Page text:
3.     Unspecified Method

The parties and the court agreed that the other specific methods for valuing intangibles, comparable profits and profit split, were not applicable to the facts of the case.[14]  This leaves the unspecified method is the only other approved method that is relevant to this case.  This method provides standards for developing a method particular to the facts of the case.

 

The unspecified method “should provide information on the price or profits that the controlled taxpayer could have realized by choosing a realistic alternative to the controlled transaction.”[15]  The ‘relief from royalty’ method meets these criteria because it values DHLI’s purchase of the trademark by discounting to present value the royalties DHLI would have had to pay to license the trademark from DHL.  It is also consistent with the 1968 option of basing value on “prospective profits to be realized or costs to be saved by the transferee by its use” of the trademark.[16]

 

This method is also favored in valuing intangibles because it is consistent with statutory language known as the “superroyalty” provision.[17] §482 states, “in the case of any transfer (or license) of intangible property …  the income with respect to such transfer or license shall be commensurate with the income attributable to the intangible.”  The relief from royalty method complies with this by basing the price DHLI should have paid on the royalty income DHL would have received had they retained ownership.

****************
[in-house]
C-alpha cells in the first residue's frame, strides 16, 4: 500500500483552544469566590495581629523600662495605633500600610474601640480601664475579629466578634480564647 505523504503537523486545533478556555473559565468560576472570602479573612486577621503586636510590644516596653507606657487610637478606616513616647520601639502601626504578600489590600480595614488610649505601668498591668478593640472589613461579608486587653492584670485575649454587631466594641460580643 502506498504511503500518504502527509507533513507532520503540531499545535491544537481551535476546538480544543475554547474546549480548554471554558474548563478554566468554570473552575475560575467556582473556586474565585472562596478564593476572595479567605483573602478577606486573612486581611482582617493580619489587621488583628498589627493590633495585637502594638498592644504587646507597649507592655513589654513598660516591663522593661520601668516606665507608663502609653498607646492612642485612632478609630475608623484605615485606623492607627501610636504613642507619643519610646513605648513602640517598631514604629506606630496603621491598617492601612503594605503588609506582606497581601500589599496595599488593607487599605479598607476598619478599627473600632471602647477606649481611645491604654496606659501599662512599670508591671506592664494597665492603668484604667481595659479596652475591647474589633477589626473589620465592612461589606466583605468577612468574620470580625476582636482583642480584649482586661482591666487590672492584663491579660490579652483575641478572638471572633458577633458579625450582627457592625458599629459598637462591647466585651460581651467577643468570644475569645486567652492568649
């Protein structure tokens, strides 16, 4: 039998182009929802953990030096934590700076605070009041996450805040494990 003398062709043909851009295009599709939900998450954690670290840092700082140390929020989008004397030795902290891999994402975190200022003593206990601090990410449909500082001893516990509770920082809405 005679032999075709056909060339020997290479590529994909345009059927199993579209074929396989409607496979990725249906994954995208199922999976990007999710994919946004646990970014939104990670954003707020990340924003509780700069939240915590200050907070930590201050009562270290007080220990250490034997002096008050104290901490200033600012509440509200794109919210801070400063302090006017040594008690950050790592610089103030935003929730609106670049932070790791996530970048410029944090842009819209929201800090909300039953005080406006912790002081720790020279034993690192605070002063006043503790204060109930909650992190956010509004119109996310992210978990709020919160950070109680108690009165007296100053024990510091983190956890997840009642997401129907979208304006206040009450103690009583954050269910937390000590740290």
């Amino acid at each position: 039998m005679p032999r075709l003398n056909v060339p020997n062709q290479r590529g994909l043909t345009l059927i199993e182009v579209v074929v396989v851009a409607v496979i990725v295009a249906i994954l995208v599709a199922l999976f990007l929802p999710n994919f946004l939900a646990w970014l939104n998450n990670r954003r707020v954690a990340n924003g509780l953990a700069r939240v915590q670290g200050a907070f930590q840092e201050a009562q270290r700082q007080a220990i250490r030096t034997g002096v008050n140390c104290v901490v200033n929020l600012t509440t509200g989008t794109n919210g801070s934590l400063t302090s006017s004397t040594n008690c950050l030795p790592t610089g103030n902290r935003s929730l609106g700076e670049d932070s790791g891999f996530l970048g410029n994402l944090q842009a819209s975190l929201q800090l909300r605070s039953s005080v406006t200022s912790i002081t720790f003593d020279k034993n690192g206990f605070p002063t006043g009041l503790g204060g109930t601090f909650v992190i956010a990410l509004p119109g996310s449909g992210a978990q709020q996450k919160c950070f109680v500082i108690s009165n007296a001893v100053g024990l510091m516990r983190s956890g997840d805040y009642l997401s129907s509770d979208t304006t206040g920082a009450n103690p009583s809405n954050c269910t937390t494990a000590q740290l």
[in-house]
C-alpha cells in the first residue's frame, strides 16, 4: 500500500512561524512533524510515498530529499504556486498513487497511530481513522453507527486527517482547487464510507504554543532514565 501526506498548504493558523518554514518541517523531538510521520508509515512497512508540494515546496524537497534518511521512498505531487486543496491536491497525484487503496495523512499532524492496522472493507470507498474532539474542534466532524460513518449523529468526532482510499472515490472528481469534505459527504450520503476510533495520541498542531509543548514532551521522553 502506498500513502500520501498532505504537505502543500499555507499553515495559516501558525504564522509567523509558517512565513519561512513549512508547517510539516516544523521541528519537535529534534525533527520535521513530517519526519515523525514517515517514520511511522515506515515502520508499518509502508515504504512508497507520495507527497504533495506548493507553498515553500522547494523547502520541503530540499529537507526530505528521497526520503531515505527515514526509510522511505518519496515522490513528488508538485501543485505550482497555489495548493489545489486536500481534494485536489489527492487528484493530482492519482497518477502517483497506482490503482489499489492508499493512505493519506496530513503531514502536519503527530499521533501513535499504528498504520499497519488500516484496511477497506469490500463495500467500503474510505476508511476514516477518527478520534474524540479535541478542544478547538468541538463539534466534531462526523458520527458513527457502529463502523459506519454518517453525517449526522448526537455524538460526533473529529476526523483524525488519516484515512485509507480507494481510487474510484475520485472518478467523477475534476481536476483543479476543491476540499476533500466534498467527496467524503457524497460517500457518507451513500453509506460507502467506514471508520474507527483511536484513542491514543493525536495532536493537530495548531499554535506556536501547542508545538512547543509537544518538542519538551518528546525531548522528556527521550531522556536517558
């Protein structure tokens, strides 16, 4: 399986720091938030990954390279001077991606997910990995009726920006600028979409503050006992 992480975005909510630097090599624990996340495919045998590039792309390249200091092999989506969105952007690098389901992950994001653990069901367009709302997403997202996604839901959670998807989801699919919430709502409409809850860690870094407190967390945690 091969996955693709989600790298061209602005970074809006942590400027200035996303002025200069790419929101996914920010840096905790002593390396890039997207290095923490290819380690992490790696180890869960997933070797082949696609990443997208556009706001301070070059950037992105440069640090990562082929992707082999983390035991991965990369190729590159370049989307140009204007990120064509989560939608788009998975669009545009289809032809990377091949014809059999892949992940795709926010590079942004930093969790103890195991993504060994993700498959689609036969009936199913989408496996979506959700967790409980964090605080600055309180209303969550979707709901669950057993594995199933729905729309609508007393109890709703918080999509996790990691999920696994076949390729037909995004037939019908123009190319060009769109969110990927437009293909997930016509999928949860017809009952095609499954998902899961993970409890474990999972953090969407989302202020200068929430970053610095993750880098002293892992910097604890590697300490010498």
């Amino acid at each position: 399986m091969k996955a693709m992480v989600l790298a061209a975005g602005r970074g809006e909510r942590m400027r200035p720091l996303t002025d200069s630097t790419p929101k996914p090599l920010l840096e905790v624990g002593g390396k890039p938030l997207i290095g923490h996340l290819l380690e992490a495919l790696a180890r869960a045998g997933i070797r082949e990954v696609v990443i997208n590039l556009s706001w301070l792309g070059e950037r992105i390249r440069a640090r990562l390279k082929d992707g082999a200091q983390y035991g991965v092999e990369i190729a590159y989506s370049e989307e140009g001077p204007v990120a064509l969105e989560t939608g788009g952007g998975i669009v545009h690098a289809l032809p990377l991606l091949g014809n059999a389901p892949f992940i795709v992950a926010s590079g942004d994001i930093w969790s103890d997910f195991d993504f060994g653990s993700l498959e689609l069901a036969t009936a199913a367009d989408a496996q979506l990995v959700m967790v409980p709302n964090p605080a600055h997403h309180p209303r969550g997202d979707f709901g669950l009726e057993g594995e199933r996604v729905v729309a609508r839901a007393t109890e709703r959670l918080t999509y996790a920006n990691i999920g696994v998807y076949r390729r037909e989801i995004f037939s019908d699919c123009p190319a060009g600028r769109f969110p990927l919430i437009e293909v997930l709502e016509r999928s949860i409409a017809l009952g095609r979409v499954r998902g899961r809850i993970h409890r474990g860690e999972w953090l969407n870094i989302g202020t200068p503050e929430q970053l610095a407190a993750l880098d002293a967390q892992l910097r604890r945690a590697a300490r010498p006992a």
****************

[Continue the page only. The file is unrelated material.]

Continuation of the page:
Both DHL and the Service offered extensive expert testimony giving valuations based on the ‘relief from royalty’ method.  Needless to say, the conclusions of the experts differed dramatically.  The court examined these expert valuations and concluded that the wide disparity in value was the result of differing assumptions about growth of revenue, royalty rate and discount rate.[18]   The court then concluded that it was not bound to accept the conclusions of one side or the other.  It was free to make specific findings and draw its own conclusions.  It is in fact common for courts ruling on discounted cash flow valuation issues to combine different assumption from each side in reaching their own conclusion.

 

In this case the court did something else entirely.  The court stated that it found the Service’s assumptions reasonable, and accepted their estimate of the present value to DHLI of future royalty payments.   But it did “not agree that the value they have determined could be isolated as being attributable to the trademark”.   In holding thusly, the court is saying that income from trademark royalties is not attributable to the licensing of the trademark.  It is difficult even to speculate on what the court could have meant by this statement.  It raises the issue of whether the court really understood the business transaction underlying this valuation issue.